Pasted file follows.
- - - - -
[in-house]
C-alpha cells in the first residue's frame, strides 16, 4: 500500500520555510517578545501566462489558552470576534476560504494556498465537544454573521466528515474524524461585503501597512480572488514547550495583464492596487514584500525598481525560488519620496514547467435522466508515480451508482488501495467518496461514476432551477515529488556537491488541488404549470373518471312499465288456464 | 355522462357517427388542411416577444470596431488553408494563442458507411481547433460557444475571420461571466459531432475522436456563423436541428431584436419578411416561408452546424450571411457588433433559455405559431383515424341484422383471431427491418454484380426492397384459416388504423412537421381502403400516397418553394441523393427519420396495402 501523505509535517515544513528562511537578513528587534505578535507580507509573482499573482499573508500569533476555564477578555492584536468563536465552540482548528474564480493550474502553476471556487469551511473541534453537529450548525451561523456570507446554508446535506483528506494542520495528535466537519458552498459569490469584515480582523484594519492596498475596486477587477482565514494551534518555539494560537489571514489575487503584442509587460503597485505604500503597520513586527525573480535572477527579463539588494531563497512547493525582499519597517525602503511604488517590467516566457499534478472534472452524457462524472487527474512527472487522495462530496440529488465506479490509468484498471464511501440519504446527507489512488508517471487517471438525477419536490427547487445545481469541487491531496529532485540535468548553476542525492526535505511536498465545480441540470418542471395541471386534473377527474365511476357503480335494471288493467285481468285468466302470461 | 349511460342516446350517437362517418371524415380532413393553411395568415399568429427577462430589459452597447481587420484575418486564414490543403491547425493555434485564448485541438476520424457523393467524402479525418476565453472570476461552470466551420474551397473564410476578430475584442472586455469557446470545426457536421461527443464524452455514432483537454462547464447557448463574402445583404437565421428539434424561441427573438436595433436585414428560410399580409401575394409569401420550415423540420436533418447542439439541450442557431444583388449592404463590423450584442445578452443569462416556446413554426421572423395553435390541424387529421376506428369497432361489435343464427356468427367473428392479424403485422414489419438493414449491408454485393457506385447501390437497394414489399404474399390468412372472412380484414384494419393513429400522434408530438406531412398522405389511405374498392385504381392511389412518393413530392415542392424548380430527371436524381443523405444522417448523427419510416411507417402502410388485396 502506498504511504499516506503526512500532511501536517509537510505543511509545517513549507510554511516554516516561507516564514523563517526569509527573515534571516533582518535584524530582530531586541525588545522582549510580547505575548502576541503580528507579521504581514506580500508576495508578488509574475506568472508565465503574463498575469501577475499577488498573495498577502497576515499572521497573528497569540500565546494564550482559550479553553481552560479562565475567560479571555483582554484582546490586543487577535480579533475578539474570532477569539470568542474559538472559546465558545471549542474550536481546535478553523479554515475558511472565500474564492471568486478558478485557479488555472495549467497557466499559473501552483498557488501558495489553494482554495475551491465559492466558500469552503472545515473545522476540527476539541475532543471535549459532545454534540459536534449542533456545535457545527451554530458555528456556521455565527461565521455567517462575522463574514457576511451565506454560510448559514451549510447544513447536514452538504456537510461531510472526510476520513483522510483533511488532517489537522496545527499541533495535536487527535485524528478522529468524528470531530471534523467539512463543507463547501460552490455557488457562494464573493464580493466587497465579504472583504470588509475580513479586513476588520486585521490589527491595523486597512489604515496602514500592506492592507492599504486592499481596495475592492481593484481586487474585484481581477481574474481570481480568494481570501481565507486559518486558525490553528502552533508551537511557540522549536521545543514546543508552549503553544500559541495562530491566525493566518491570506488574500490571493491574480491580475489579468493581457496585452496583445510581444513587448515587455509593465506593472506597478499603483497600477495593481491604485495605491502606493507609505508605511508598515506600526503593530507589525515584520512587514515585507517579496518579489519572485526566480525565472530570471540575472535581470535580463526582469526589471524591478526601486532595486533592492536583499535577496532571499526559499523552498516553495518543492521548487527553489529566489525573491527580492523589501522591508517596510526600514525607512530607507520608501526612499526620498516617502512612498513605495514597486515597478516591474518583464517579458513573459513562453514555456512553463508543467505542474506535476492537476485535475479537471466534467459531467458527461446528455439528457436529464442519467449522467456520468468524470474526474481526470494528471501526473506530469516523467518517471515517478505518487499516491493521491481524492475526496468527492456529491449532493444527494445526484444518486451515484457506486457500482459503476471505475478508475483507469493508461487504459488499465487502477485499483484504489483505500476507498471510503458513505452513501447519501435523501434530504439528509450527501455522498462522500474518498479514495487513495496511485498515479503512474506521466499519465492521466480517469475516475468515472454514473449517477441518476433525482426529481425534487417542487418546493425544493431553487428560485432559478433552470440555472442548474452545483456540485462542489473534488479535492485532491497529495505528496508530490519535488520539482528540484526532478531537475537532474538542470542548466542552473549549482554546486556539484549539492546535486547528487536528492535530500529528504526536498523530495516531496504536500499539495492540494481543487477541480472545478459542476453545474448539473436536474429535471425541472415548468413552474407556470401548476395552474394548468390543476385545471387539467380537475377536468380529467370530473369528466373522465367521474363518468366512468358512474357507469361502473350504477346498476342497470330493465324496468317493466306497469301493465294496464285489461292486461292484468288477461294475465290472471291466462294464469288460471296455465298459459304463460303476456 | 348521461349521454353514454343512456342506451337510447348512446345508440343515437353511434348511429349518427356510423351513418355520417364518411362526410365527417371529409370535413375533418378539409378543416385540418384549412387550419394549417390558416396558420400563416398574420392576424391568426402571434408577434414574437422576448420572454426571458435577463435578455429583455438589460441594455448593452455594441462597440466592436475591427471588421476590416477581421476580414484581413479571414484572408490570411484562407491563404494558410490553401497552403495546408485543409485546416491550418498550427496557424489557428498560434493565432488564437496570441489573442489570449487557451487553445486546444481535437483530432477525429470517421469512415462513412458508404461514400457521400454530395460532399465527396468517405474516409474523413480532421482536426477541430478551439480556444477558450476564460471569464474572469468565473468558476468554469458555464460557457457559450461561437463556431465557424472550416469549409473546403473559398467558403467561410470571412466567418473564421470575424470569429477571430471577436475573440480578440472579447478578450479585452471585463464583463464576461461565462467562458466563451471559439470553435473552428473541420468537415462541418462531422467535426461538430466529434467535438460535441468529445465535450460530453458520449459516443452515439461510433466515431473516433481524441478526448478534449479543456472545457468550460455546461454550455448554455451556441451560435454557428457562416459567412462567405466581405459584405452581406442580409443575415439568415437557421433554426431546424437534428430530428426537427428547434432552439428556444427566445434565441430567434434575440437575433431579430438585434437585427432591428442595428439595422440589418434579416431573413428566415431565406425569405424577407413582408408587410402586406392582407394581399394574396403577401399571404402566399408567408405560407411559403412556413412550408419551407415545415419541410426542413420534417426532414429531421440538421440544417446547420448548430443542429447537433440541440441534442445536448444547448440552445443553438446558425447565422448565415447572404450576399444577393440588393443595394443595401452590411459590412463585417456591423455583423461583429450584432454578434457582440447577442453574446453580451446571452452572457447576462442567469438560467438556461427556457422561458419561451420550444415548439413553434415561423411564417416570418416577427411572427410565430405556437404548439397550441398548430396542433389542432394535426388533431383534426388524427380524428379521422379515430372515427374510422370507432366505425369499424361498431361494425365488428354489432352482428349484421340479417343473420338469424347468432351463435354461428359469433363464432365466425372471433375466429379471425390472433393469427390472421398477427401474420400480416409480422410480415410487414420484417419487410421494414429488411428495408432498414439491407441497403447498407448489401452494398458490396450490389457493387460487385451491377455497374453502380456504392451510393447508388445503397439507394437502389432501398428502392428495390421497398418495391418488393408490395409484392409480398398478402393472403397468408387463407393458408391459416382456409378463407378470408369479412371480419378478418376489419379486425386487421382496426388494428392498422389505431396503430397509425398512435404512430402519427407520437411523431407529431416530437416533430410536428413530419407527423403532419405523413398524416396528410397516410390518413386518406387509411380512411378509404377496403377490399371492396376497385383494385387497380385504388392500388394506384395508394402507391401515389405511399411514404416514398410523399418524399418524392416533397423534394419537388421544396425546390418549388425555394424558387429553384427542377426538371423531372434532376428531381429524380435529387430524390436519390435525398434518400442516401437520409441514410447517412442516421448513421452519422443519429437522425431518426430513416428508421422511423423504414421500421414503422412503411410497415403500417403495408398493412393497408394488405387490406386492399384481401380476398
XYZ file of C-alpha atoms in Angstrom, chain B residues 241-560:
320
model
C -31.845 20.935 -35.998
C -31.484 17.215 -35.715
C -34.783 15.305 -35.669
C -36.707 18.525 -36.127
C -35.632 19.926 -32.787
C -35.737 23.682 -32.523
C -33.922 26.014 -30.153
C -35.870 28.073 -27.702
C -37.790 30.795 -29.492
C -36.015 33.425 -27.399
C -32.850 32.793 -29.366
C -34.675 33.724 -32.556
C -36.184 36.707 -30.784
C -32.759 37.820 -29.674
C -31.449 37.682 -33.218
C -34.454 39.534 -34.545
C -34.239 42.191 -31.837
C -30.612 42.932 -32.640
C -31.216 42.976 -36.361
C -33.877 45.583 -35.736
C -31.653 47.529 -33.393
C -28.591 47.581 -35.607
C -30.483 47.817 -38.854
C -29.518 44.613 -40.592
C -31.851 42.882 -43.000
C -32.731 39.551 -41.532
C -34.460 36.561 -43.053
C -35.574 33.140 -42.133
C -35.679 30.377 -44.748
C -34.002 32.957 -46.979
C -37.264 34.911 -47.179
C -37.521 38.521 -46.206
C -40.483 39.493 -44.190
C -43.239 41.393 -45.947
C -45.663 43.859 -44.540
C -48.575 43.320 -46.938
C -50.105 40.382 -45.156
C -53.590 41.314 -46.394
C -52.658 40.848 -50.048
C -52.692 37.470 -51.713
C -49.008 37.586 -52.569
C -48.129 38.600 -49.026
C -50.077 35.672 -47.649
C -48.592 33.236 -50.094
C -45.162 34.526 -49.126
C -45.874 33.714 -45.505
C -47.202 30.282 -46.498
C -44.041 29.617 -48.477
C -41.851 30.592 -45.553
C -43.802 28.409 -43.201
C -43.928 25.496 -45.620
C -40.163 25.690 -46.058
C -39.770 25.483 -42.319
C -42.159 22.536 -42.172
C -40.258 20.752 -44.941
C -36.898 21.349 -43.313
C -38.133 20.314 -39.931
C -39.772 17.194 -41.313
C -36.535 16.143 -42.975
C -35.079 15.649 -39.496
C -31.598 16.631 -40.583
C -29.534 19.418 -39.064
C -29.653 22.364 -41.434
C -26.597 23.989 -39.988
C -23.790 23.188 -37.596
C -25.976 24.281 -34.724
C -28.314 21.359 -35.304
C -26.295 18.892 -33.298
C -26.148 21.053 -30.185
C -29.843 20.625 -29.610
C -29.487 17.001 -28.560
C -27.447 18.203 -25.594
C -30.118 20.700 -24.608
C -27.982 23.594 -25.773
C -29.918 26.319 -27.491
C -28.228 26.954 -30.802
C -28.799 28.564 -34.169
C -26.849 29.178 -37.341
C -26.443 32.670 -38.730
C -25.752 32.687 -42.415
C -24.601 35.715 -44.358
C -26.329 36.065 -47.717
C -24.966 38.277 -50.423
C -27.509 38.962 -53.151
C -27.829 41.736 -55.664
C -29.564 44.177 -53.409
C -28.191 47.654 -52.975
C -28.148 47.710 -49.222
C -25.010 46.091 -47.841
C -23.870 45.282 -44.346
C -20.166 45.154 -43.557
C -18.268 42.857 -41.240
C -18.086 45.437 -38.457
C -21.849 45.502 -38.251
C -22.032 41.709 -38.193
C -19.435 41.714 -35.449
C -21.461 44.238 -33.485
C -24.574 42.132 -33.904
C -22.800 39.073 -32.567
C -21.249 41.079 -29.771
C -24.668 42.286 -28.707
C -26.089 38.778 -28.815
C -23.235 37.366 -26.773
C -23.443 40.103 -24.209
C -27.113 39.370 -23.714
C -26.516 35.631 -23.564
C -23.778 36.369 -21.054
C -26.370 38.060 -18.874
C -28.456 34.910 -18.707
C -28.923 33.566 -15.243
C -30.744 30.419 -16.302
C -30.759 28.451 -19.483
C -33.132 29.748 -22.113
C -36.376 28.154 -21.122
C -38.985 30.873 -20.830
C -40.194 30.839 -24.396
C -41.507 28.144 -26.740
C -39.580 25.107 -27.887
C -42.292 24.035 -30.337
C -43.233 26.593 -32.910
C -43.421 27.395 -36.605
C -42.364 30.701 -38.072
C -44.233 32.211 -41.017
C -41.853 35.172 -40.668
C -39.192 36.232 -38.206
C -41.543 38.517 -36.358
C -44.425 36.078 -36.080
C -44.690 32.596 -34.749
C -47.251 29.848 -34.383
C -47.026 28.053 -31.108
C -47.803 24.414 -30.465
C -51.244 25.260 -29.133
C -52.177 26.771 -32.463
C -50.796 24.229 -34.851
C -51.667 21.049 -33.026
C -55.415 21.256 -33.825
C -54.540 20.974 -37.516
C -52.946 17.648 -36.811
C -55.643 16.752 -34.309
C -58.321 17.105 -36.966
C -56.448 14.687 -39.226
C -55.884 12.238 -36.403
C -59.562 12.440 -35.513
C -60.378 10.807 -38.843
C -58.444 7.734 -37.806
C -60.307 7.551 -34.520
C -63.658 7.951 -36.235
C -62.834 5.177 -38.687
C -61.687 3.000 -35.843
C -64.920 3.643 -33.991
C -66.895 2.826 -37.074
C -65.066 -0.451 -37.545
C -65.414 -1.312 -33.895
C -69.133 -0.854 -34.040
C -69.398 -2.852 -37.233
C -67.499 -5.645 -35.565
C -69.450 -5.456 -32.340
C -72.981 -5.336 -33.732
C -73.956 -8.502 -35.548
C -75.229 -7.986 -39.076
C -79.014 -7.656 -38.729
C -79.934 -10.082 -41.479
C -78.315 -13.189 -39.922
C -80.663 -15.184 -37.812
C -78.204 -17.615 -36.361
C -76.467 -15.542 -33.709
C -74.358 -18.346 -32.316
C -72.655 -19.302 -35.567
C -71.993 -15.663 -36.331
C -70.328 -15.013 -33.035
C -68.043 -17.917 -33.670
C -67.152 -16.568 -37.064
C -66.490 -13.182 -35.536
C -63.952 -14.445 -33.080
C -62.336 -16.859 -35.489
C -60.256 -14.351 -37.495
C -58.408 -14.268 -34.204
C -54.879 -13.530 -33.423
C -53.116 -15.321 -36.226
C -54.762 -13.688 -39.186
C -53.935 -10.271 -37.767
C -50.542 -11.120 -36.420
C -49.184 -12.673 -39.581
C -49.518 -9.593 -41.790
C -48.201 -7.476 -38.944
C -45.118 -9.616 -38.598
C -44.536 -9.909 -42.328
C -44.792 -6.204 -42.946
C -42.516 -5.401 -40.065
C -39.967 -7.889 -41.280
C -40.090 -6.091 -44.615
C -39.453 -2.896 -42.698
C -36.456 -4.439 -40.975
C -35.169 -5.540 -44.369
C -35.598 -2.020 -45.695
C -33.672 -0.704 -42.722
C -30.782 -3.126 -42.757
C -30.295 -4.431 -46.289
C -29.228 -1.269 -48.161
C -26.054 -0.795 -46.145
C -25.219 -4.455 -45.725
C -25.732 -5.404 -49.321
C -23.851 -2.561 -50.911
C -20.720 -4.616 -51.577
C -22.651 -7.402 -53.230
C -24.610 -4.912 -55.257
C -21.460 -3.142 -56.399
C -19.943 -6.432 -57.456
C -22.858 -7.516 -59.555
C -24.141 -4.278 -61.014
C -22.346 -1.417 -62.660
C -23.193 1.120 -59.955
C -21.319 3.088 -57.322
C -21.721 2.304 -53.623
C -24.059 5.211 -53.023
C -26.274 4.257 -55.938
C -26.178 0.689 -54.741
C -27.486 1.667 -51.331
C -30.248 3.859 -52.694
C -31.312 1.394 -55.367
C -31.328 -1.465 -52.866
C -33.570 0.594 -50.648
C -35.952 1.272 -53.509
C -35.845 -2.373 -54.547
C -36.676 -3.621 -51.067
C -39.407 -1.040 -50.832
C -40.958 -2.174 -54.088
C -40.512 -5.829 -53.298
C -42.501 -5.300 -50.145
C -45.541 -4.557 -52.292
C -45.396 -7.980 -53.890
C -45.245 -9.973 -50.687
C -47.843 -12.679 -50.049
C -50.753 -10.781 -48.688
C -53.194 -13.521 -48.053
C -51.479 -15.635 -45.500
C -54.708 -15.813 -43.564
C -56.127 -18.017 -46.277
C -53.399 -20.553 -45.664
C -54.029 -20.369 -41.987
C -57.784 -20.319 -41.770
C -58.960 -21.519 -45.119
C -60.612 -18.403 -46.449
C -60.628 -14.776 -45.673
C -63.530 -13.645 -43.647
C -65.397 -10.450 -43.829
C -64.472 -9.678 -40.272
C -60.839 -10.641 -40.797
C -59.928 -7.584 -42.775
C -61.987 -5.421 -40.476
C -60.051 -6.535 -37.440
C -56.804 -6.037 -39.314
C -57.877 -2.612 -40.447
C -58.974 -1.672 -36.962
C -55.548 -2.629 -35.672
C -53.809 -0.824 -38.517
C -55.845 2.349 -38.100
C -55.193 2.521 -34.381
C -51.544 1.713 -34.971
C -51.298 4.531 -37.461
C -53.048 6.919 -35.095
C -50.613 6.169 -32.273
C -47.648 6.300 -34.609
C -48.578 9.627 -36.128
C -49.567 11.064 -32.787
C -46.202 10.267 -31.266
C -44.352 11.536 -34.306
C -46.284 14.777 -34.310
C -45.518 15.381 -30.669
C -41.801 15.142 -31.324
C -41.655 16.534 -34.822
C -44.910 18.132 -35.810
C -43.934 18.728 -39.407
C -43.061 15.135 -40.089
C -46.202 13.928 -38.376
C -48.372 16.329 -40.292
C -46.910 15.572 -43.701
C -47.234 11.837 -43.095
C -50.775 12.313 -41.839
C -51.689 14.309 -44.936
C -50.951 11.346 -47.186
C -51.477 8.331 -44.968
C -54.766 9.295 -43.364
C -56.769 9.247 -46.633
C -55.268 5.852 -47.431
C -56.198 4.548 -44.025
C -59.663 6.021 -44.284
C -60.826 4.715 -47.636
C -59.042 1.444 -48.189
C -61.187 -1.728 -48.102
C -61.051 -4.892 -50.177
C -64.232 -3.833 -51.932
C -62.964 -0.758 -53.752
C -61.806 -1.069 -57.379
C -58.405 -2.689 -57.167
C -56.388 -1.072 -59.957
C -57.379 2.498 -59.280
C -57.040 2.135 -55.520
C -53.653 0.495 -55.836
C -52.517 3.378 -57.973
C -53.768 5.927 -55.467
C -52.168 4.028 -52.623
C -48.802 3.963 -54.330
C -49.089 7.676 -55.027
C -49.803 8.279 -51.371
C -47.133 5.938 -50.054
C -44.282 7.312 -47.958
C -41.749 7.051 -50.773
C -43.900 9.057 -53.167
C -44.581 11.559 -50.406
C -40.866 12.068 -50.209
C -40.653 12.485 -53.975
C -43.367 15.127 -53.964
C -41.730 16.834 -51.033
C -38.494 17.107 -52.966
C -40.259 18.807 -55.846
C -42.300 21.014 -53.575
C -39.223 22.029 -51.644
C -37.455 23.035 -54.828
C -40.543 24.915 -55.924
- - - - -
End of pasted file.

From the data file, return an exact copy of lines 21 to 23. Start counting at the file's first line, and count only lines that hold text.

C -34.454 39.534 -34.545
C -34.239 42.191 -31.837
C -30.612 42.932 -32.640